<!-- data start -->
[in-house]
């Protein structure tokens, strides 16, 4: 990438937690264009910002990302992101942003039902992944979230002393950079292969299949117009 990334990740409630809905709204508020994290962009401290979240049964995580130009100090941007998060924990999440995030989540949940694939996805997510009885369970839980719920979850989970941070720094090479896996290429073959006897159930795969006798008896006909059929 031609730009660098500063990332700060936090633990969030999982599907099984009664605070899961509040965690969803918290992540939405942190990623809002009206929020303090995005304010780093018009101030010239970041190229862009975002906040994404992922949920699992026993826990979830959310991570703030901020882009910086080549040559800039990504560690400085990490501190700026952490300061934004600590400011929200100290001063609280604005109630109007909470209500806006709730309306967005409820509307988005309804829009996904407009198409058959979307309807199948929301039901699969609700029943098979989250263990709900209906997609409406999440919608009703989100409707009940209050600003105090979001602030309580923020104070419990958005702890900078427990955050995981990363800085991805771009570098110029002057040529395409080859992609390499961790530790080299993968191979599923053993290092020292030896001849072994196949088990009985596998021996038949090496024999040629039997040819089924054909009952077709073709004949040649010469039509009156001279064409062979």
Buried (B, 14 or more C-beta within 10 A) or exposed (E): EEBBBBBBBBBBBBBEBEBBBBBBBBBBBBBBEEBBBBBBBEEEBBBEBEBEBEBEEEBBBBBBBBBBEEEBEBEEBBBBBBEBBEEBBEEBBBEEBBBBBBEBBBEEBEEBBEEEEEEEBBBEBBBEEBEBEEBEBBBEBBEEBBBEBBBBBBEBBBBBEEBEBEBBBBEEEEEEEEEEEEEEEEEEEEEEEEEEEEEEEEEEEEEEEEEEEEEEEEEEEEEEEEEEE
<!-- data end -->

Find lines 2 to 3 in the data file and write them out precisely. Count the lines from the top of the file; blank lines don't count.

């Protein structure tokens, strides 16, 4: 990438937690264009910002990302992101942003039902992944979230002393950079292969299949117009 990334990740409630809905709204508020994290962009401290979240049964995580130009100090941007998060924990999440995030989540949940694939996805997510009885369970839980719920979850989970941070720094090479896996290429073959006897159930795969006798008896006909059929 031609730009660098500063990332700060936090633990969030999982599907099984009664605070899961509040965690969803918290992540939405942190990623809002009206929020303090995005304010780093018009101030010239970041190229862009975002906040994404992922949920699992026993826990979830959310991570703030901020882009910086080549040559800039990504560690400085990490501190700026952490300061934004600590400011929200100290001063609280604005109630109007909470209500806006709730309306967005409820509307988005309804829009996904407009198409058959979307309807199948929301039901699969609700029943098979989250263990709900209906997609409406999440919608009703989100409707009940209050600003105090979001602030309580923020104070419990958005702890900078427990955050995981990363800085991805771009570098110029002057040529395409080859992609390499961790530790080299993968191979599923053993290092020292030896001849072994196949088990009985596998021996038949090496024999040629039997040819089924054909009952077709073709004949040649010469039509009156001279064409062979």
Buried (B, 14 or more C-beta within 10 A) or exposed (E): EEBBBBBBBBBBBBBEBEBBBBBBBBBBBBBBEEBBBBBBBEEEBBBEBEBEBEBEEEBBBBBBBBBBEEEBEBEEBBBBBBEBBEEBBEEBBBEEBBBBBBEBBBEEBEEBBEEEEEEEBBBEBBBEEBEBEEBEBBBEBBEEBBBEBBBBBBEBBBBBEEBEBEBBBBEEEEEEEEEEEEEEEEEEEEEEEEEEEEEEEEEEEEEEEEEEEEEEEEEEEEEEEEEEE